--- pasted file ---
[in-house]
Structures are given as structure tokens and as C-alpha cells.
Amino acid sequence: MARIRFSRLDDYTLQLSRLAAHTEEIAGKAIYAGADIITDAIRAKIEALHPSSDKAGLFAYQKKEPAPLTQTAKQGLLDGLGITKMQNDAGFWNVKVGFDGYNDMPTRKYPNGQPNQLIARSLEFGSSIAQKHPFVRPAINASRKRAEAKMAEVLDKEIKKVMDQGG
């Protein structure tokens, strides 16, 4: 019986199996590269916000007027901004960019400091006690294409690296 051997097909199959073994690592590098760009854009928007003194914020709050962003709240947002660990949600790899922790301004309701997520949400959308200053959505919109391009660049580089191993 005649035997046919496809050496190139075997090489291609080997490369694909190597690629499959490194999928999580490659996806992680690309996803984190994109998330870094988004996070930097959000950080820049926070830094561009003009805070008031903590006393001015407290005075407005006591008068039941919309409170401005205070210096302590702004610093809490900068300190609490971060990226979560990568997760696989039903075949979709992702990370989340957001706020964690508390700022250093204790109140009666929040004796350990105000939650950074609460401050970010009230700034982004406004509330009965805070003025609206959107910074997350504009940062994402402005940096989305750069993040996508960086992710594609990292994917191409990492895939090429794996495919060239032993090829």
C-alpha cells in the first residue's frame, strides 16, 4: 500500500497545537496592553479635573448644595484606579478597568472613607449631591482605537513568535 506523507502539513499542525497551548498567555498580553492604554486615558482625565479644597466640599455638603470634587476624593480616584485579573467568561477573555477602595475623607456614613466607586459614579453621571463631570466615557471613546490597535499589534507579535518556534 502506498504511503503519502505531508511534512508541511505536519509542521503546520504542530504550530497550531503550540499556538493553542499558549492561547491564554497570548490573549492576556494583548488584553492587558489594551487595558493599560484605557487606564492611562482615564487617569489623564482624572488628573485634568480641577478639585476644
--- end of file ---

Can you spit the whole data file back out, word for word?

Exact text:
[in-house]
Structures are given as structure tokens and as C-alpha cells.
Amino acid sequence: MARIRFSRLDDYTLQLSRLAAHTEEIAGKAIYAGADIITDAIRAKIEALHPSSDKAGLFAYQKKEPAPLTQTAKQGLLDGLGITKMQNDAGFWNVKVGFDGYNDMPTRKYPNGQPNQLIARSLEFGSSIAQKHPFVRPAINASRKRAEAKMAEVLDKEIKKVMDQGG
């Protein structure tokens, strides 16, 4: 019986199996590269916000007027901004960019400091006690294409690296 051997097909199959073994690592590098760009854009928007003194914020709050962003709240947002660990949600790899922790301004309701997520949400959308200053959505919109391009660049580089191993 005649035997046919496809050496190139075997090489291609080997490369694909190597690629499959490194999928999580490659996806992680690309996803984190994109998330870094988004996070930097959000950080820049926070830094561009003009805070008031903590006393001015407290005075407005006591008068039941919309409170401005205070210096302590702004610093809490900068300190609490971060990226979560990568997760696989039903075949979709992702990370989340957001706020964690508390700022250093204790109140009666929040004796350990105000939650950074609460401050970010009230700034982004406004509330009965805070003025609206959107910074997350504009940062994402402005940096989305750069993040996508960086992710594609990292994917191409990492895939090429794996495919060239032993090829």
C-alpha cells in the first residue's frame, strides 16, 4: 500500500497545537496592553479635573448644595484606579478597568472613607449631591482605537513568535 506523507502539513499542525497551548498567555498580553492604554486615558482625565479644597466640599455638603470634587476624593480616584485579573467568561477573555477602595475623607456614613466607586459614579453621571463631570466615557471613546490597535499589534507579535518556534 502506498504511503503519502505531508511534512508541511505536519509542521503546520504542530504550530497550531503550540499556538493553542499558549492561547491564554497570548490573549492576556494583548488584553492587558489594551487595558493599560484605557487606564492611562482615564487617569489623564482624572488628573485634568480641577478639585476644